By: Diane Harris, ENP
What is Compassion Fatigue?
Many hazards are associated with first responders, but the risk of compassion fatigue is often overlooked or minimized. Merriam-Webster defines compassion fatigue as “the physical and mental exhaustion and emotional withdrawal experienced by those who care for sick or traumatized people over an extended period of time.”
Compassion fatigue is common in those who care for others, including first responders such as telecommunicators, officers, firefighters, paramedics – basically anyone who signs up to help people during the worst moments of their lives.
Where burnout is exhaustion, both physically and mentally, due to overwhelming stress and workload, compassion fatigue is an overload from exposure to trauma. It is also known as secondary or vicarious trauma, often caused from being emotionally exhausted due to this prolonged exposure to traumatic events. Secondary traumatic stress compounds over time until you no longer have a reserve of compassion, empathy, or emotional responses to share with those you’re trying to help. In order to understand the impact, we first need to recognize the signs.
Signs of Compassion Fatigue
- Physical and emotional exhaustion despite getting enough rest and time between shifts.
- Feeling numb or unable to feel empathy in personal and professional settings.
- Increased irritability, becoming more cynical, mood swings and being hypervigilant – both on and off the job.
- Feeling left out or not part of things going on around you at work and in your personal life.
- Blaming yourself for not doing enough to help those who need you.
- Intrusive thoughts or nightmares about not doing enough or being unable to help in traumatic events.
- Physical symptoms, in addition to disrupted sleep patterns, including appetite changes, nausea, more frequent headaches, anxiety, lack of motivation or focus, irritability, sadness or depression, and even dizziness.
Telecommunicator Indirect and Cumulative Stress
The impact of call after call dealing with trauma or situations that may end without a resolution is hard to process. Many times, telecommunicators don’t have time to digest and resolve the call internally before moving on to the next emergency. The indirect stress of leaving the problem hanging in the dispatcher’s mind adds to the cumulative stress of emergency calls one after the other – sometimes even simultaneously!
All the training and preparation that telecommunicators receive for handling emergency calls may not always include training for handling stress and secondary trauma. Within the last decade, studies have been conducted on post-traumatic stress specific to 9-1-1 telecommunicators. Those studies have found secondary trauma, on a cumulative, sustained basis, can lead to compassion fatigue and secondary post-traumatic stress disorder.
Impact on Those Around You
Most first responders want to help others. But helping others, over and over, dealing with trauma, grief, rage, and every other intense emotion regularly, quickly dulls the shine on the desire to help. Research in 2019 asked family members of telecommunicators about the impact of their job as a dispatcher, and 96.4% stated they noticed mood changes in the 9-1-1 telecommunicator. The study also found the dispatchers with longer tenure had the most pronounced mood changes, specifically those with over ten years on the job.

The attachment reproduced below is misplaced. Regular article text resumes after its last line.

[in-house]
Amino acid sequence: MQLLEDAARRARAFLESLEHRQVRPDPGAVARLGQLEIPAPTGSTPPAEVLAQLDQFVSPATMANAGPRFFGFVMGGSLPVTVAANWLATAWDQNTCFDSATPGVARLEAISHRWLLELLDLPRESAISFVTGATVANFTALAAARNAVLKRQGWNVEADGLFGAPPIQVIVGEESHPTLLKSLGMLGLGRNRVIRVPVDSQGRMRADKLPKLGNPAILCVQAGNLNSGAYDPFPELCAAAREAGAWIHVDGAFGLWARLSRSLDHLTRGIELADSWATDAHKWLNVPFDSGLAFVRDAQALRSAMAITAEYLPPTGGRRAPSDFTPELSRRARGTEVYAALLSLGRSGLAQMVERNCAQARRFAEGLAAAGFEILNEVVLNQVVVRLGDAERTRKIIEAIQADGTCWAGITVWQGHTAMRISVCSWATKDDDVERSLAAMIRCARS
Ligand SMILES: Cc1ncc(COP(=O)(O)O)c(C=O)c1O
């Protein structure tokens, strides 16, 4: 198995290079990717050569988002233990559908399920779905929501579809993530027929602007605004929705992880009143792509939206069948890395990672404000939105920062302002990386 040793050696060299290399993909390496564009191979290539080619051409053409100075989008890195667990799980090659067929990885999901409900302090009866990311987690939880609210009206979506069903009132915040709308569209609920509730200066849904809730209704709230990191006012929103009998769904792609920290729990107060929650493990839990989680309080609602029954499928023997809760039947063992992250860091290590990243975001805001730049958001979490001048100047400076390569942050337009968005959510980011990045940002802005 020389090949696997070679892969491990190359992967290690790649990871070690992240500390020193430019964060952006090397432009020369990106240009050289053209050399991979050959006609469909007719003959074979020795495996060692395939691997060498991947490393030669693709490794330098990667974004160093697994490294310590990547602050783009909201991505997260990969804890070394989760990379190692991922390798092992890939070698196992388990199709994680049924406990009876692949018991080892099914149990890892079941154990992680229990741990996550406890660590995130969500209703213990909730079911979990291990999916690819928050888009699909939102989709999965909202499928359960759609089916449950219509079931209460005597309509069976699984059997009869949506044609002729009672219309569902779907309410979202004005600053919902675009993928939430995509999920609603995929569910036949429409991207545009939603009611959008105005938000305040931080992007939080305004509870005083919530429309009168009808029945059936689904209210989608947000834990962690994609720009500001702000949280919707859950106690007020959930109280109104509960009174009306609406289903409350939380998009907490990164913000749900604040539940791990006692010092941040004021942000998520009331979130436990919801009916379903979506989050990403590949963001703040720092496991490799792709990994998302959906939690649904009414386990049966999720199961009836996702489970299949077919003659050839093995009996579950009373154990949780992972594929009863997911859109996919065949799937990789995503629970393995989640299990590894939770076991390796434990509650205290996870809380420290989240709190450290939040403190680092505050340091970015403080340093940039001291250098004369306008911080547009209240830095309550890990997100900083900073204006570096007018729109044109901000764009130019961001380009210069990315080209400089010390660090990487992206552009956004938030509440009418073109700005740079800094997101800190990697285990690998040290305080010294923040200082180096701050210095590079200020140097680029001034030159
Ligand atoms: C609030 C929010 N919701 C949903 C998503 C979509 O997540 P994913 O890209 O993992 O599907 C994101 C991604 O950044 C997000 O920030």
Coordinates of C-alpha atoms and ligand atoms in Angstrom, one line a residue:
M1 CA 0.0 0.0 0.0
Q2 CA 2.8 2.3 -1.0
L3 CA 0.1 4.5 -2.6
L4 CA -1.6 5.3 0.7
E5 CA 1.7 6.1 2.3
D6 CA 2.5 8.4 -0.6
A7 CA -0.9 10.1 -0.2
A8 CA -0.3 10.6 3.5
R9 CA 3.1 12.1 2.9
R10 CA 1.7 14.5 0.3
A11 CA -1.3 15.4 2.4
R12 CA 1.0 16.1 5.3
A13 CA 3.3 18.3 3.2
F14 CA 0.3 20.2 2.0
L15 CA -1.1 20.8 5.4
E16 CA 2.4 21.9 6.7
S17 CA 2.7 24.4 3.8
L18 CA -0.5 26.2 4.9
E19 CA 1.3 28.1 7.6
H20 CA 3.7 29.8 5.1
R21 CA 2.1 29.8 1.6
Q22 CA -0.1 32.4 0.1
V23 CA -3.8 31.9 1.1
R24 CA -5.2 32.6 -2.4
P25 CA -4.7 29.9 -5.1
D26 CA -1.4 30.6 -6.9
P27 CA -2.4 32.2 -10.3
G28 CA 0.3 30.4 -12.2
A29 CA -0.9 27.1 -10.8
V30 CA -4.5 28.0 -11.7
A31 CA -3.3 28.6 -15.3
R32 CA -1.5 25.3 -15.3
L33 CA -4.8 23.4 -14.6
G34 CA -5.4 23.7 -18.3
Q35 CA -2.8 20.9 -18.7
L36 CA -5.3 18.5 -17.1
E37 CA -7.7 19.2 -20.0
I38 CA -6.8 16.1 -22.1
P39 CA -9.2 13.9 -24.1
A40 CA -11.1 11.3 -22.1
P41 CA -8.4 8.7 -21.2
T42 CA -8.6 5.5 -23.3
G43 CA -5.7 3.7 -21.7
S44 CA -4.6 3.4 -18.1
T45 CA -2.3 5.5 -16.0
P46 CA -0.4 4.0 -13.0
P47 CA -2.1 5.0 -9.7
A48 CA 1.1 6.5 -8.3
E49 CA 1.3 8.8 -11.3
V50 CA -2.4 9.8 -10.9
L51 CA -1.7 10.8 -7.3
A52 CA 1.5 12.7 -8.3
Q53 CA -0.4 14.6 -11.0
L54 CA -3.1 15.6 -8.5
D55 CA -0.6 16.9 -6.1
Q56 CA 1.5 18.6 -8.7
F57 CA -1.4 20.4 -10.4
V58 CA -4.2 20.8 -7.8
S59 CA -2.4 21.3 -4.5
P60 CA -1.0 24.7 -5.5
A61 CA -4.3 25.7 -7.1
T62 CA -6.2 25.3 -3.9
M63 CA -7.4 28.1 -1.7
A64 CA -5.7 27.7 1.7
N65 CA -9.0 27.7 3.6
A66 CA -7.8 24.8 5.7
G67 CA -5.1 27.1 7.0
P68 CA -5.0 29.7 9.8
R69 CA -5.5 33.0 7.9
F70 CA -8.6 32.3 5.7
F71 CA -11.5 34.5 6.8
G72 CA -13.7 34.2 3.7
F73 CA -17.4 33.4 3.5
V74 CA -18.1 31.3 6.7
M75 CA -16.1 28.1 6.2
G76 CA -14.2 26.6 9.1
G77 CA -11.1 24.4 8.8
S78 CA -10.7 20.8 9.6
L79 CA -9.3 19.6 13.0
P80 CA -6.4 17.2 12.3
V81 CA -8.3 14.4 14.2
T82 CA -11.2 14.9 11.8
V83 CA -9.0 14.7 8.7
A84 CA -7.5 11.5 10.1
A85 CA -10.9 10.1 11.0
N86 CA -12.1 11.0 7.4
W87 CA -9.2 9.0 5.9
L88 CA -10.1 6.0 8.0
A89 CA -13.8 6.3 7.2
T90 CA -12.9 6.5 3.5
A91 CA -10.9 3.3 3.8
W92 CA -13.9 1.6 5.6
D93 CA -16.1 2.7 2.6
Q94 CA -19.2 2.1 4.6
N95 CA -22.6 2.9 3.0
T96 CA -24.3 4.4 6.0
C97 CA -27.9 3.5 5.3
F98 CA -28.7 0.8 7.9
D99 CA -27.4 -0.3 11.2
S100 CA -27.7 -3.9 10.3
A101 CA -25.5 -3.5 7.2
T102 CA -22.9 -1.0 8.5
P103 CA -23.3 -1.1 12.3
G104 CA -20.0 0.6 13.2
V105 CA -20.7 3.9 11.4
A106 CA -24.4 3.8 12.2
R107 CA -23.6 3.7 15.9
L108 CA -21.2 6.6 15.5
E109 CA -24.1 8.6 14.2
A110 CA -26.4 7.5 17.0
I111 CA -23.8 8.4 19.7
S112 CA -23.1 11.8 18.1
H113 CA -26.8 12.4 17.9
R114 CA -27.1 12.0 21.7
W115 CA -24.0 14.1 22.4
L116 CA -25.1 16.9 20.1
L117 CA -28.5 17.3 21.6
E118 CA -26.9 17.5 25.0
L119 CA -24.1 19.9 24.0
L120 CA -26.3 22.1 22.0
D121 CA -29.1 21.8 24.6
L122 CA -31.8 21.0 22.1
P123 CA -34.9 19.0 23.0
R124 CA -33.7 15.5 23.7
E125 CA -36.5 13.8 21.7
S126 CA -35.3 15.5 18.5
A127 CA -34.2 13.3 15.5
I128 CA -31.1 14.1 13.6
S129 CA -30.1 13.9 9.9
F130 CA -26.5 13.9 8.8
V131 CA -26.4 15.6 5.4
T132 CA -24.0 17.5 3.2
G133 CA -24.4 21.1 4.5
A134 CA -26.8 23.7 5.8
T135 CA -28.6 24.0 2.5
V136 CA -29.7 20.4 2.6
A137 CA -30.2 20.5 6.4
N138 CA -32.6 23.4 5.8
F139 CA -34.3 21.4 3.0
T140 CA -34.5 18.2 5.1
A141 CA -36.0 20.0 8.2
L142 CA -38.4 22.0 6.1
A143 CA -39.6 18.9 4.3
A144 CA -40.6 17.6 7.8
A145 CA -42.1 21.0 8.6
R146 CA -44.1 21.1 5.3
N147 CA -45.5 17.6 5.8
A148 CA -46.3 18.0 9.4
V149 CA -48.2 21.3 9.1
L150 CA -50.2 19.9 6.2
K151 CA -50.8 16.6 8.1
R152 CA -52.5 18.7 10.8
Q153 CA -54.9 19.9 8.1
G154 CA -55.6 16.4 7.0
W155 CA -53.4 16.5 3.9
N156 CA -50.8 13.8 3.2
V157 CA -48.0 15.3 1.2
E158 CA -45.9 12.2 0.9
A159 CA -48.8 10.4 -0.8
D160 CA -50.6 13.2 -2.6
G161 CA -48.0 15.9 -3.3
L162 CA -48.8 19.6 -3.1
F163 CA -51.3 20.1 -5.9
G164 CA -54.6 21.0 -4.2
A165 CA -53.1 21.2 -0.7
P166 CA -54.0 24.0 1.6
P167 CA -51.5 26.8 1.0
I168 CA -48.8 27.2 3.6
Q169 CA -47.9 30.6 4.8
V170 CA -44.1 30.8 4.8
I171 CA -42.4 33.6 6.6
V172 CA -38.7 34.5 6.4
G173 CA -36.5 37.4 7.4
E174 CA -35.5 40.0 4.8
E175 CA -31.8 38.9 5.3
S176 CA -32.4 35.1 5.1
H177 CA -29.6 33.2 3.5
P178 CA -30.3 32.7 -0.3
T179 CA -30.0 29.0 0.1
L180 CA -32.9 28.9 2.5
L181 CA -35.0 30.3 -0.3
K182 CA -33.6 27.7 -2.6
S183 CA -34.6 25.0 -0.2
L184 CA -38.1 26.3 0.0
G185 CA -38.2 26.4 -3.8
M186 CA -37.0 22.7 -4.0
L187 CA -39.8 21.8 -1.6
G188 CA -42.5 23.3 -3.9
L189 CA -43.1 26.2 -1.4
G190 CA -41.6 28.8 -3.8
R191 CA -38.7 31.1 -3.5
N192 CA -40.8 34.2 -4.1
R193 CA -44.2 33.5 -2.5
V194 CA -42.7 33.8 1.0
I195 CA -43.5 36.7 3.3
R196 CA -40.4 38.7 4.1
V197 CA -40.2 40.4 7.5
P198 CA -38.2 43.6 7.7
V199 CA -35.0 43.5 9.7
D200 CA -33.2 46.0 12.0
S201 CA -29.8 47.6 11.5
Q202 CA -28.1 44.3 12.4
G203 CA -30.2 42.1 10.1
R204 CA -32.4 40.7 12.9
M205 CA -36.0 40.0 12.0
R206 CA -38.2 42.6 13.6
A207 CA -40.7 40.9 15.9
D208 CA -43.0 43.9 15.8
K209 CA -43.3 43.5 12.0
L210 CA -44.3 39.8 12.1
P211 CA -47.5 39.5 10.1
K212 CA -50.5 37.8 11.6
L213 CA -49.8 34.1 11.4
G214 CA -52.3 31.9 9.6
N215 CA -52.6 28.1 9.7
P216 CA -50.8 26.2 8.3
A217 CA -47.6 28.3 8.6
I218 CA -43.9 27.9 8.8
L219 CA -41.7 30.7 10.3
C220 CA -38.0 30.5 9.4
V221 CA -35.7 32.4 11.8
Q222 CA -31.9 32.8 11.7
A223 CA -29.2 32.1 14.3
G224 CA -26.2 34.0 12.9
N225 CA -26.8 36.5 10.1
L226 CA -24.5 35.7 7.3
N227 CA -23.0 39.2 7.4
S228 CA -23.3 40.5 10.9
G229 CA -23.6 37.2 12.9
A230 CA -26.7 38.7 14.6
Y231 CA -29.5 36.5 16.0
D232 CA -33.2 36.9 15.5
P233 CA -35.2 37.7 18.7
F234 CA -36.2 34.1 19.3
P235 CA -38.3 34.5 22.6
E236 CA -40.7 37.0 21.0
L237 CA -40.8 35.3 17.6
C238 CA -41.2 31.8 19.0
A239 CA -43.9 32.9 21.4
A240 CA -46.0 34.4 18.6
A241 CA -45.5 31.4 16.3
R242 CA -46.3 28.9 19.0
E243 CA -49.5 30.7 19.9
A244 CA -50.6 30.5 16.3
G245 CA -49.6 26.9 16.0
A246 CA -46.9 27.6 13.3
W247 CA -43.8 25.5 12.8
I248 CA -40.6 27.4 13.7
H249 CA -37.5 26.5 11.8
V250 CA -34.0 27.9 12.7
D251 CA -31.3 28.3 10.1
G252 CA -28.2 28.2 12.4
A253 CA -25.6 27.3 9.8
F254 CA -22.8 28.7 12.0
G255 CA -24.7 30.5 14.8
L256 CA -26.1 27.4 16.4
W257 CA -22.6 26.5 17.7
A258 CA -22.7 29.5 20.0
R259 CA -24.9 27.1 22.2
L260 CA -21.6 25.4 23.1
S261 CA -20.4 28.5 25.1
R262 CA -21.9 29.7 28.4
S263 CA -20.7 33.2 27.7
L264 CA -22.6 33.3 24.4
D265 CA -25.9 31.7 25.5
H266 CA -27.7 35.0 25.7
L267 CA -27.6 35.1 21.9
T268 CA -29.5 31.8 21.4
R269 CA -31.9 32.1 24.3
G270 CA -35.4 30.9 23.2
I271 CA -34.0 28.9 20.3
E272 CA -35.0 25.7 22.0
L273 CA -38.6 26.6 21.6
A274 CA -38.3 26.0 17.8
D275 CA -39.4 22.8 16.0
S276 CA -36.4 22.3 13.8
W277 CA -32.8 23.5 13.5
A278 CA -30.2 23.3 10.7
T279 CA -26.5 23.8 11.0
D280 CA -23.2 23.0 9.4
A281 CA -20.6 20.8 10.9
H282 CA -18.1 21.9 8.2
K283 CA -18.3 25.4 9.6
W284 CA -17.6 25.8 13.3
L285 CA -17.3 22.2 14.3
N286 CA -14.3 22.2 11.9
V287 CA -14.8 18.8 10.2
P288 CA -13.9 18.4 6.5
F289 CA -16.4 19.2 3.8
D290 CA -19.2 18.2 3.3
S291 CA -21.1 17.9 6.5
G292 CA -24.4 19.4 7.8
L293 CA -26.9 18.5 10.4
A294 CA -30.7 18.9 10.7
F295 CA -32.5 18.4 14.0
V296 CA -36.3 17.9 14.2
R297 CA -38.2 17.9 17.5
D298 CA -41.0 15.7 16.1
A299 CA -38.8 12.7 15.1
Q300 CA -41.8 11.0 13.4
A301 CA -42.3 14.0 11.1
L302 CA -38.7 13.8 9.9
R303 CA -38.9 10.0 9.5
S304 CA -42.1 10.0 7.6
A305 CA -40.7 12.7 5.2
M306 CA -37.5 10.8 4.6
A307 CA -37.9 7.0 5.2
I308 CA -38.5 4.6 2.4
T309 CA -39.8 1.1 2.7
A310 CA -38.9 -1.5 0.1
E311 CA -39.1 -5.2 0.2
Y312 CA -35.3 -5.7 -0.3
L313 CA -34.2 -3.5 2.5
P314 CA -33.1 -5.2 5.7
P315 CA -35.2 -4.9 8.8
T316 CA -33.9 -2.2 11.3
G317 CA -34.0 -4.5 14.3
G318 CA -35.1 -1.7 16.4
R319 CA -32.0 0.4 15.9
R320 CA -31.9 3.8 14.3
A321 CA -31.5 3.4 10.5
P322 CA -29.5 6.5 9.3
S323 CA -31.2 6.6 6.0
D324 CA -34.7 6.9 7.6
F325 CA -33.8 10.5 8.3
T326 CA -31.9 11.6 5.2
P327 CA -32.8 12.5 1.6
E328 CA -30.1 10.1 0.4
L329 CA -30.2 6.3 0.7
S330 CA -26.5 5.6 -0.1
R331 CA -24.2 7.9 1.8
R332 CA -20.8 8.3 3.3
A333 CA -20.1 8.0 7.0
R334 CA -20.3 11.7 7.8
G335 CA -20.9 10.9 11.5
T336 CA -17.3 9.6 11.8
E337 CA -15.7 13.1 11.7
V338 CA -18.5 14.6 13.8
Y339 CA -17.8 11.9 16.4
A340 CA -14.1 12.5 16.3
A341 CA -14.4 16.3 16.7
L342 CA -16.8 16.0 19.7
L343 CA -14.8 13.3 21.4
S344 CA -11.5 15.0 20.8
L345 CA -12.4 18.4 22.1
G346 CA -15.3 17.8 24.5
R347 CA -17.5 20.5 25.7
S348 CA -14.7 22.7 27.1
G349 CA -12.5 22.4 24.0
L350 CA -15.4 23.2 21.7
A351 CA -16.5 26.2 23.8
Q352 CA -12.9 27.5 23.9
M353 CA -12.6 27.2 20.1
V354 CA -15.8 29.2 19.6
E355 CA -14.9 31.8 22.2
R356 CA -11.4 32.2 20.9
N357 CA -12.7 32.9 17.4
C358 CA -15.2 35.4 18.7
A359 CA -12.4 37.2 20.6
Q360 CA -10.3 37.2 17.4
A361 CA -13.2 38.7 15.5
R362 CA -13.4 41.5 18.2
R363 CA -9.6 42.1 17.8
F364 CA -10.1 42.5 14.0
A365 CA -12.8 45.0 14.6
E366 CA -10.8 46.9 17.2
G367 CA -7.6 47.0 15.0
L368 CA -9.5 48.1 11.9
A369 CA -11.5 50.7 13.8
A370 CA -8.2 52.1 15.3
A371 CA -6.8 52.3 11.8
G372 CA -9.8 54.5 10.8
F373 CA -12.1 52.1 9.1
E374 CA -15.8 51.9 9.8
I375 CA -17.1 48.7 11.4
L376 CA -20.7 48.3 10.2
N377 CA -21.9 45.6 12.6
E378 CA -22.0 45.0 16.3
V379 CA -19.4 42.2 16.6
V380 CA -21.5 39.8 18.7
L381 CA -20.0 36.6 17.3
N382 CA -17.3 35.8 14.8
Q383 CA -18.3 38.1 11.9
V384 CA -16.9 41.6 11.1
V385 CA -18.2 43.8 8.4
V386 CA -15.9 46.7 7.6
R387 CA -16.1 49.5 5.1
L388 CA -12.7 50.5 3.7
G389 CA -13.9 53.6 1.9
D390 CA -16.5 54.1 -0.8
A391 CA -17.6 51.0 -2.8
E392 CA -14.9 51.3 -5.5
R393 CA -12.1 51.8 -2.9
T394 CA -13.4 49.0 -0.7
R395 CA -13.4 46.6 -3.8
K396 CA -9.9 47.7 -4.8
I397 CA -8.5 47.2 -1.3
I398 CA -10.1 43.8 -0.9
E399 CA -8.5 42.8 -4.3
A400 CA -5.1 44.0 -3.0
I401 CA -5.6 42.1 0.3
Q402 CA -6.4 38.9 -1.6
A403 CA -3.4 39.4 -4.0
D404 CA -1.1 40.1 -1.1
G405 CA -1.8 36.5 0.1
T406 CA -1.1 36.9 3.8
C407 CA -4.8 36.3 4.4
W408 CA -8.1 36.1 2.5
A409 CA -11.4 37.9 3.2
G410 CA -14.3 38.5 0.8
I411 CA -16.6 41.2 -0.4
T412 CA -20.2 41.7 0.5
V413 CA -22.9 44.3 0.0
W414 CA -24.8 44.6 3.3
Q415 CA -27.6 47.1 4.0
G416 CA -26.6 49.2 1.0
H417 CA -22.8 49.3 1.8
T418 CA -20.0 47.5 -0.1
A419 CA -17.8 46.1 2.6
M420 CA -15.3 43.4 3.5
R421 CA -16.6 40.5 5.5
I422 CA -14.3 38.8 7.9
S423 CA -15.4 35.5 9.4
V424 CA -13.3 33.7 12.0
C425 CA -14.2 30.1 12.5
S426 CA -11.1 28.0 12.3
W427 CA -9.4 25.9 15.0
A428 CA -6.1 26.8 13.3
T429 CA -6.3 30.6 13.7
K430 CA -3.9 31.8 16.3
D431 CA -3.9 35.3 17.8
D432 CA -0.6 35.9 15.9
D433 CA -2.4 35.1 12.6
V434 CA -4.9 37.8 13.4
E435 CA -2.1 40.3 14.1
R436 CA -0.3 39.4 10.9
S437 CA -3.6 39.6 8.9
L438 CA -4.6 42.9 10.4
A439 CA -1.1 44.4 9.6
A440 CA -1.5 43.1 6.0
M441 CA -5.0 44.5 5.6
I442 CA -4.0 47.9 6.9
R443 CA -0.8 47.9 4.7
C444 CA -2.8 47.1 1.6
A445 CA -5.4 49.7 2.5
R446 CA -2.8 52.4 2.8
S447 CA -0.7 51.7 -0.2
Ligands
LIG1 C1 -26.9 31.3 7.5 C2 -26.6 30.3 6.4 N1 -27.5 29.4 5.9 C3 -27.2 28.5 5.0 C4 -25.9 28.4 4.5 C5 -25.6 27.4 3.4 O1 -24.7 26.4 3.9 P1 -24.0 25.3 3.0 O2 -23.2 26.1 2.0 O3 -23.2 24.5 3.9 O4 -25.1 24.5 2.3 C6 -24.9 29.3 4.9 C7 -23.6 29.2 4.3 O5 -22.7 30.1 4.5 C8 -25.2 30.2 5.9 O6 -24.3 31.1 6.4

It is important to understand the impact of compassion fatigue on first responders and ensure they have the tools, skills, and outlets to work through their emotions. It’s also important to understand what secondary trauma and stress can do to dispatchers directly and to those around them.
Coping with Compassion Fatigue
- Find a balance between home and work and take time off when possible.
- Self-care should be a top priority, including getting enough sleep, eating healthy, exercising regularly, maintaining healthy relationships, and doing things you find enjoyable.
- Listen to your body and know when the trauma, stress, negativity, and workload are getting to you. Try to take a break to walk around, or at least pause and breathe to let some stress dissipate.
- Be grateful for what you have, remembering the importance of those around you, and reminding yourself how important you are to them.
- Focus on the parts of your job you can control, not how others feel or react. Don’t blame yourself for a less than perfect outcome. Give yourself some time to decompress, then use constructive criticism of your decisions and actions.
- Stay calm and present in the moment instead of falling into a negativity spiral with coworkers.
- Know what you’re feeling is valid and not your fault. Remember, you do not need to handle this alone.
- Seek the services of trained professionals to listen and provide treatment options.
Think of it this way, we all have a bucket. We empty the bucket by pouring out empathy, concern, compassion, and understanding. But we must refill the bucket through self-care, sleep, exercise, eating healthy, having fun with family and friends, enjoying hobbies, remembering the good moments, playing with a pet, and all the positive things we find joyful.
If we empty our bucket more quickly than we refill it, the lack of empathy and understanding starts to show in negativity, cynicism, and jaded critiques. Initially, those negatives may not seem harmful, but they impact our physical and mental health, as well as impact those around us.
Every first responder will find their bucket empty at some point, probably more than once. The trick is to recognize it and find ways to refill the bucket, including getting help when needed. Most importantly, know that it is ok for the helpers to seek help too!